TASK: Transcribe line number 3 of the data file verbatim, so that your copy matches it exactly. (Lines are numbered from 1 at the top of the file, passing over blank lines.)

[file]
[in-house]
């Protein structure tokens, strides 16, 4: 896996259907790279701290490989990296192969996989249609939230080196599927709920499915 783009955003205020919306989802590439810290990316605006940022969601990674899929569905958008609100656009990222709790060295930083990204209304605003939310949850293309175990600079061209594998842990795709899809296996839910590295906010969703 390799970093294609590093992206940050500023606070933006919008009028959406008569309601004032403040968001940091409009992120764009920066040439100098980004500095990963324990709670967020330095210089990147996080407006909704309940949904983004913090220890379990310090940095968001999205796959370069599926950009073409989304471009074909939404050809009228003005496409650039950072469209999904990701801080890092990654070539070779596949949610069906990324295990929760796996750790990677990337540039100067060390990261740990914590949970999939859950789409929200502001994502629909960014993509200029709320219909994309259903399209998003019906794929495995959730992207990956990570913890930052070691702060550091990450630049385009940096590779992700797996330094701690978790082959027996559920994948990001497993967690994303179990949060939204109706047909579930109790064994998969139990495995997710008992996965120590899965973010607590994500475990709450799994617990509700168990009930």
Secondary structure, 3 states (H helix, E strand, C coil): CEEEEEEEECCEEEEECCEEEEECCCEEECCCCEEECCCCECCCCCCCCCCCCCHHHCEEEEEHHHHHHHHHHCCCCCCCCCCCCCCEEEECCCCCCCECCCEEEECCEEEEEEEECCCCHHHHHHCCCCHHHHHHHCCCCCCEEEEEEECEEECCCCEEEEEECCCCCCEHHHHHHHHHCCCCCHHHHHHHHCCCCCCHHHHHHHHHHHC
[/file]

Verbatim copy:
Secondary structure, 3 states (H helix, E strand, C coil): CEEEEEEEECCEEEEECCEEEEECCCEEECCCCEEECCCCECCCCCCCCCCCCCHHHCEEEEEHHHHHHHHHHCCCCCCCCCCCCCCEEEECCCCCCCECCCEEEECCEEEEEEEECCCCHHHHHHCCCCHHHHHHHCCCCCCEEEEEEECEEECCCCEEEEEECCCCCCEHHHHHHHHHCCCCCHHHHHHHHCCCCCCHHHHHHHHHHHC